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Collinsville preparing for Fire Station No. 2 relocation

By Devese “Dee” Ursery

The Collinsville city council meeting on July 25 offered a lengthy discussion about phase one of the Fire Station No. 2 Relocation project.

The meeting started off discussing permit fees for the Wastewater Treatment Plant. Results from the National Community Survey were also discussed at the meeting as well. Members also took care of general house-keeping in the way of paying bills, city salaries and recording meeting minutes. 

After months of discussion, steps are now in play for phase one of the fire station No. 2 relocation project, which is the design portion of the project. Mayor Stehman signed an agreement with Archimages to provide preliminary space programming, concept design, site evaluation and conceptual costs for the relocation of fire station No.2. 

Chief John Bailot, Collinsville Fire Department explained the basics of phase one and its importance.

“So basically what it’s gonna do; it’s gonna get us to assume approval, from approval and agreement up to the point where we have a basic layout of the fire station,” Bailot said. “A basic design, so that it can be placed on various different properties that we’re gonna be looking at to see that it fits.”

Bailot said Archimages would help with that property, making sure it’s right to be built on. At the end, there will be conceptual costs based off of the square footage to give the City an idea of costs. Those costs would include soft and hard costs, he said

“So what we’re looking for from Arcimaging at the end of this particular phase, is a dollar amount,” Bailot said. “So it’ll be not really a ballpark, but it’s based off of square footage. It’s a not to exceed agreement of $38,400. The budget is fine there, we have funds in the CIP to handle fire station design.”

Bailot explained that they went through several requests for qualification, which is typically used as a screening step to establish a pool of vendors. 

“We sent several requests for qualifications when we talked about architectural services. It’s a request for qualification versus proposals to work through that process,” Bailot said. “We sent out several, we got nine back. We got a committee together, went through those nine and Archimages came out as the number one recommended architectural firm for us to go forward with phase one of the project.”

Bailot said Archimages is a Metro-St. Louis area firm that brings a wealth of experience to the design phase of this project. They have completed over 70 fire station constructions and 200 municipal facilities and with the institutional knowledge their team has it will help us avoid unwanted mistakes, Bailot said.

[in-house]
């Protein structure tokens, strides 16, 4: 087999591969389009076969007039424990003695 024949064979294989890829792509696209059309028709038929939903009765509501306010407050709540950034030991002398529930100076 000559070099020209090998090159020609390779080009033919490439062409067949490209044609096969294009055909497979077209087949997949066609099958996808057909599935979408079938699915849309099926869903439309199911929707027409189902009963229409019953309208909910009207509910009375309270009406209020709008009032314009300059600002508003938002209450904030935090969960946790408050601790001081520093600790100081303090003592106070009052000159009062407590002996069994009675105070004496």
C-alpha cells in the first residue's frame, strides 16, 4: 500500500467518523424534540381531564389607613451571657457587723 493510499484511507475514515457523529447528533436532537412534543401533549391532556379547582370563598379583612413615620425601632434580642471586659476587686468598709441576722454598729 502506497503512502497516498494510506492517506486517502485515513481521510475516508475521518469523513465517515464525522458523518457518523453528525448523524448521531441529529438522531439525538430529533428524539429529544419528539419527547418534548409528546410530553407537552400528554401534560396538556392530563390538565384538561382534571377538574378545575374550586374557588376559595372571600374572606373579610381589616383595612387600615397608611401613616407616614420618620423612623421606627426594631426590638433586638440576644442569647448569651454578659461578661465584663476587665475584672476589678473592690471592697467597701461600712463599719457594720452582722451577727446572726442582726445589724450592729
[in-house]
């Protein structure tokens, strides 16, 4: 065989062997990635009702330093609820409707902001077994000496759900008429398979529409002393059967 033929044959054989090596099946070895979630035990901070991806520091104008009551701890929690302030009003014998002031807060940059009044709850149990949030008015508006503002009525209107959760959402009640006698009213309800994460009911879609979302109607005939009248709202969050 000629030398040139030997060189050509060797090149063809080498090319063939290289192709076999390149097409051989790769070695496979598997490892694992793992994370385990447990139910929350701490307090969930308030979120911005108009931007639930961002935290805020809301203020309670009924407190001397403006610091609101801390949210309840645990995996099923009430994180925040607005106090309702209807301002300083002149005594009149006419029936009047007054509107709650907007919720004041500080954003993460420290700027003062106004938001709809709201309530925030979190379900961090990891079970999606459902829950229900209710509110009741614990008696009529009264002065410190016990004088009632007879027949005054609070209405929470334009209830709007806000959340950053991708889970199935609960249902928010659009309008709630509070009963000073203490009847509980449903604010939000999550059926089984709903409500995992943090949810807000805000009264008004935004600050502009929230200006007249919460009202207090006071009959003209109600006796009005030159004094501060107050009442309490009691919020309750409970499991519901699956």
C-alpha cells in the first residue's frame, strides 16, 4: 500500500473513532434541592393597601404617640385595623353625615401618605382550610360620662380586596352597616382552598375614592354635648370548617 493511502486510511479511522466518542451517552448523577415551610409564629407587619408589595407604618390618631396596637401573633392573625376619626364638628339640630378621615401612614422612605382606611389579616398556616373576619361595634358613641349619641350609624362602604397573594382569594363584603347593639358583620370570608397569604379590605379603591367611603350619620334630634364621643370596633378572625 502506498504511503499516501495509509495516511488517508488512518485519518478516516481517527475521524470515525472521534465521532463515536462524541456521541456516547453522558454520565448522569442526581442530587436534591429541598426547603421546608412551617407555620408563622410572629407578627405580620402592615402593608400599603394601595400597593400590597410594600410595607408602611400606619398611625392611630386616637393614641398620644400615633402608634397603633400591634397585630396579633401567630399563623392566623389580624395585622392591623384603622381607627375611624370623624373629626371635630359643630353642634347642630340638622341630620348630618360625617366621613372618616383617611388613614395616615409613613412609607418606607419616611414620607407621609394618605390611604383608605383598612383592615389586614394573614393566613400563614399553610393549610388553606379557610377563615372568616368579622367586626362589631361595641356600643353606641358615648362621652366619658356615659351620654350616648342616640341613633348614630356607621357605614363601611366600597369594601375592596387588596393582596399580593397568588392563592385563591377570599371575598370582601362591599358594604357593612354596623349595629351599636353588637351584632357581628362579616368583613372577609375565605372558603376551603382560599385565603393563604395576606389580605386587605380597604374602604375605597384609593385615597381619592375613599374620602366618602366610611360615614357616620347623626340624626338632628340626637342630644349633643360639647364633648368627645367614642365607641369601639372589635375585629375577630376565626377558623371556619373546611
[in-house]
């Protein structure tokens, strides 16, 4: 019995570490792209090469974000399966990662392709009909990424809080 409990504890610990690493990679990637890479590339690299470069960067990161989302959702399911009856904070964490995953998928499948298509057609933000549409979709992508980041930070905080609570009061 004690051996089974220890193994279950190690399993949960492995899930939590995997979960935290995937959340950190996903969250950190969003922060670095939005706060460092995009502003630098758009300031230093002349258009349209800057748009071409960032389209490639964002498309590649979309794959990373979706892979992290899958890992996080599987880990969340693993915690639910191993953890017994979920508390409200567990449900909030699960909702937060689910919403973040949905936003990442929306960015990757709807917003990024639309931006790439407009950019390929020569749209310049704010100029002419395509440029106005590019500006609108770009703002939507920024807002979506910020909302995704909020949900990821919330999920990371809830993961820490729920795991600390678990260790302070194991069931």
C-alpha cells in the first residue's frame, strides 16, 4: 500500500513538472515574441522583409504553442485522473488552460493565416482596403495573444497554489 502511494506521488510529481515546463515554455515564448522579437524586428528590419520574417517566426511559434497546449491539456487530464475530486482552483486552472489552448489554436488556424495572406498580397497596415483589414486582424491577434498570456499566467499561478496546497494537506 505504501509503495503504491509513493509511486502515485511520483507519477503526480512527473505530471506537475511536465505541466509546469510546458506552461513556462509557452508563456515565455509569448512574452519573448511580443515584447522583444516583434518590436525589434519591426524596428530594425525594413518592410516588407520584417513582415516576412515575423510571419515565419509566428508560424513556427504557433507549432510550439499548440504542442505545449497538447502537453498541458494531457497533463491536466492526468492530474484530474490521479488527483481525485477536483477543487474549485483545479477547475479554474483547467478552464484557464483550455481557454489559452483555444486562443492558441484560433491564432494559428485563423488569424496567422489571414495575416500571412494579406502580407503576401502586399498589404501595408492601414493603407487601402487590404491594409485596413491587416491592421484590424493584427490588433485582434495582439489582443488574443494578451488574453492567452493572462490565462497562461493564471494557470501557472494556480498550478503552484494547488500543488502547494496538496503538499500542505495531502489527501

Phase one is the first step in the Fire Department Master Plan for the relocation of Fire Station No. 2.

The council approved the authorization of payment for the Wastewater Treatment Plant’s National Pollutant Discharge Elimination System permit fee to the Illinois Environmental Protection Agency. The cost of the permit is $32,500 which is to be paid out annually. 

According to official reports, all wastewater treatment facilities “point source” that discharge into a body of water within the United States are required by the Clean Water Act, 1972, to obtain a NPDES permit. 

William Jones, utilities superintendent, said the permit establishes limits on contaminants that can be discharged, monitoring and recording requirements to ensure the discharge does not impact water quality or the people’s health. rep.

“Without the permit we can’t discharge anything, so it must be passed,” Jones said 

Jessica Short, assistant to the city manager gave an overview of the results for the 2023 National Community Survey. She said it is a tool that communities can elect to engage in to basically capture their resident’s experience with living in their community. 

“So we not only have participated in this study in years past 2007, 2009, 2011 and 2019, but also the survey collects data nationwide and then we have the ability to compare our results to national results, those are referred to as benchmarks,” Short said.

Short went over three core areas in regards to the NCS: the resident’s overall confidence in governance, our overall quality of life and then “facets of livability.”  The survey is done by POLCO and it will run from the end of March to early May of this year. 

“The survey was originally sent to random households by postcard in the mail and then we did open it up to public input, in an open survey through social media and through our website online,” Short said. “All of our results were weighted to reflect our actual population’s demographic as well. We had 366 responses.”

The first topic, residents’ confidence in governance is made up of a variety of factors: customer service, citizen’s perception of the value of their taxes paid, public communication and other governmental aspects. Short said of the 366 respondents, 43 percent rated the city of Collinsville as excellent or good. This figure did decrease from 2019, but it is similar to national benchmarks so we are performing in this regard similar to other communities throughout the country, she said.